Latest Update on Heartburn Drug Recall
THE RECALL OF POPULAR HEARTBURN DRUGS
Firms producing antacids Ranitidine and nizatidine (brand name: Axid) have willingly recalled over a dozen lots of unexpired drugs in 150 mg and 300 mg weights. Precise lots of the recalled medications can be found on the FDA’s website.
According to the FDA, the medications may contain “unacceptable” quantities of N-Nitrosodimethylamine (NDMA), a substance the World Health Organization (WHO) has categorized as a “probable human carcinogen.”
David Light, CEO of online drugstore, Valisure, notified NBC News that Ranitidine is “inherently unstable.” In other words, the existence of NDMA in the medication isn’t the outcome of poor manufacturing processes, but the molecular composition of Ranitidine itself. When exposed to heat, it breaks down, forming NDMA.
“Regardless of how we looked at it, it was breaking down within 15 minutes and forming NDMA. It was reacting with itself” to bring about the carcinogen, Light explained.
Based on hypothesis, Ranitidine could break down while in hot delivery vehicles, or even when stored in steamy restrooms.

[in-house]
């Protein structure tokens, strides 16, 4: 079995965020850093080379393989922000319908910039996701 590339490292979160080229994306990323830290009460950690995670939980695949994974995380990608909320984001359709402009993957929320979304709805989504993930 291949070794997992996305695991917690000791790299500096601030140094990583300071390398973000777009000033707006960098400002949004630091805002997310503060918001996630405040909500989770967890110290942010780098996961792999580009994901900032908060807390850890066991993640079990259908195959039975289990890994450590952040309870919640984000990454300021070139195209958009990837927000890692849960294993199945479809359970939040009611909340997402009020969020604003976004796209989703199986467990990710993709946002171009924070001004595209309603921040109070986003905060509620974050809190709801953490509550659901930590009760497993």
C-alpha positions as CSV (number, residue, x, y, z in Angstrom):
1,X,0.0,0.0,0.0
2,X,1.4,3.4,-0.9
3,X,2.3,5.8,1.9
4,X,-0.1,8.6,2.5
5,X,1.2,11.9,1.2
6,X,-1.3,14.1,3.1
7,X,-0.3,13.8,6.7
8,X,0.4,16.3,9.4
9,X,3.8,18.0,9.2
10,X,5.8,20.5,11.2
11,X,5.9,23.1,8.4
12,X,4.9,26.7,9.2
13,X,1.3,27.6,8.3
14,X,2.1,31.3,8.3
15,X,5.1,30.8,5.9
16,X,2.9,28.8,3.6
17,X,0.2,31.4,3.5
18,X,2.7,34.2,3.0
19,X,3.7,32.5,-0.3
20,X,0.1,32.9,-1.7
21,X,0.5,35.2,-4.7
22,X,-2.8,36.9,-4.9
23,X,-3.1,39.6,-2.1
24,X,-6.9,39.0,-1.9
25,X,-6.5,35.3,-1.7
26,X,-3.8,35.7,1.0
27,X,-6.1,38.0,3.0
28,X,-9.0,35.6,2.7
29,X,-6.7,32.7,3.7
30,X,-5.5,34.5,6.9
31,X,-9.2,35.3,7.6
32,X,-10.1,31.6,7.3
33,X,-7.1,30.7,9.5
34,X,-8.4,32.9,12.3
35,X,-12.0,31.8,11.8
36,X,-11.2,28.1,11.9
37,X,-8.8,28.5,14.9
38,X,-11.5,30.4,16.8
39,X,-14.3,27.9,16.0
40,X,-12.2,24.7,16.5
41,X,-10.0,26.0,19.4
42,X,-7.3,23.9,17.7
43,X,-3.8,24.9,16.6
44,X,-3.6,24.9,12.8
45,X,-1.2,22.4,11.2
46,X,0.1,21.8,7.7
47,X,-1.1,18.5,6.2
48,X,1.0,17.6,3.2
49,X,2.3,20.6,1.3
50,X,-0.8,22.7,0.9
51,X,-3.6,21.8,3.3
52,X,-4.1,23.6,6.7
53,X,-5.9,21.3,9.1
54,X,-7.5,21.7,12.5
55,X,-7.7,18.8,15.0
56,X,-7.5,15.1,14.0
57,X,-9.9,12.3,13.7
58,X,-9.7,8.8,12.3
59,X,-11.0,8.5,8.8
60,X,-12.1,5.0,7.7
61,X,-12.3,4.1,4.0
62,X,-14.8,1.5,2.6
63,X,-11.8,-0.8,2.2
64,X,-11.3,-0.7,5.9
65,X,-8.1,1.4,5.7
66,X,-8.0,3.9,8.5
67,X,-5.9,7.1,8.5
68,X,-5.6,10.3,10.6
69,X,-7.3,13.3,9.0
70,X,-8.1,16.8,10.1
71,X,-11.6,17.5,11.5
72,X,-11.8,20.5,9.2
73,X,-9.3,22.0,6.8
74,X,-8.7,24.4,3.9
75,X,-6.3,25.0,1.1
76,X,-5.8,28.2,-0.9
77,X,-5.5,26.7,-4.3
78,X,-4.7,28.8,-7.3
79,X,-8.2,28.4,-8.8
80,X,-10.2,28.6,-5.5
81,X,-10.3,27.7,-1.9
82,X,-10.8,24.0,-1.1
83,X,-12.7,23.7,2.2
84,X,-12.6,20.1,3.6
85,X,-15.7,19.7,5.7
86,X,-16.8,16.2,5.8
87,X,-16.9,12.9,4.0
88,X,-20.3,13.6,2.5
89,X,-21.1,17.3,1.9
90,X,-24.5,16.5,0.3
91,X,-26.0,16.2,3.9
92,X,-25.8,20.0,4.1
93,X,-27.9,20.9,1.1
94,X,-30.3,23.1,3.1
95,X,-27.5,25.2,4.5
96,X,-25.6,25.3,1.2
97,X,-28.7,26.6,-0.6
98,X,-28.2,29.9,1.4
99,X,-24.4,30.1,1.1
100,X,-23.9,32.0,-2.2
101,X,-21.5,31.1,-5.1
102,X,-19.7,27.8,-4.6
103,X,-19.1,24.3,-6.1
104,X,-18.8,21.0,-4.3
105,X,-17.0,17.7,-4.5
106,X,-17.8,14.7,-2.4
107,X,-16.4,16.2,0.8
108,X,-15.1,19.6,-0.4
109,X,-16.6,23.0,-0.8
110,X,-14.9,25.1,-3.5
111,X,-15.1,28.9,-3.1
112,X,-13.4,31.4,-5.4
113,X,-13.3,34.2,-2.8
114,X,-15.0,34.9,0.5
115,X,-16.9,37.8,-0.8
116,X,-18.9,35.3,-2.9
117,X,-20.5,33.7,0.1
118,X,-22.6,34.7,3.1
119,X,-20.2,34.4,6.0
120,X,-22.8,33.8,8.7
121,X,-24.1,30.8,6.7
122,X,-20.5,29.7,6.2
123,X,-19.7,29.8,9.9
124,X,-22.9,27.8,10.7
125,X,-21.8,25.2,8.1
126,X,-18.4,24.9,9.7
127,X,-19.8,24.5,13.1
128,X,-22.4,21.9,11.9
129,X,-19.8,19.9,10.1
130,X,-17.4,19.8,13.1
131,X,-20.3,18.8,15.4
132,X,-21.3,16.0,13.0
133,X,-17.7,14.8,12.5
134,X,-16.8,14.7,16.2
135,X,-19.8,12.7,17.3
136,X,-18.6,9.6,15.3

DANGERS OF RECALLED HEARTBURN MEDICINES
None of the recalled drugs have been attributed with injury or harm. There is also no scientific indication that using those heartburn prescriptions, be it short-term or long-term, causes cancer.
Testing conducted by the FDA on recalled Ranitidine observed NDMA degrees comparable to the quantities discovered in grilled and smoked meats.
“The link between NDMA and the development of cancer is still very poorly understood,” explained Dr. Scott Gabbard, a gastroenterologist at the Cleveland Clinic. “Patients should not freak out, but I think they should discuss this with their physician.”
ALTERNATIVES TO RECALLED HEARTBURN DRUGS
Numerous people depend on Zantac for heartburn remedy; the sales of over-the-counter and prescription Ranitidine topped $221 million in 2018 alone, according to a research of the pharmaceutical firm IQVIA.
However, countless people are now worried about the connection between cancer and ranitidine.
Other heartburn drugs, such as famotidine (Pepcid), cimetidine (Tagamet), esomeprazole (Nexium), lansoprazole (Prevacid) and omeprazole (Prilosec) have not tested positive for signs of NDMA.
The purpose of heartburn drugs is to diminish stomach acid, but lifestyle modifications can support, too.
“Losing weight, even as little as two to three BMI points, can significantly improve symptoms,” Gabbard said to NBC News. He also explained quitting smoking and cutting back on dietary fat can also be beneficial.
Recent recalls of prominent antacids, including Zantac and its generic version, Ranitidine, as well as another drug, nizatidine, have left spots on pharmacy shelves empty. However, they remain in our medicine cabinet.
Philadelphia Unsafe Drug Attorneys
If you or someone you know has been injured by heartburn medicine or some other potentially dangerous drug or medical device, please contact our attorneys immediately for a free consultation at 215-462-3330.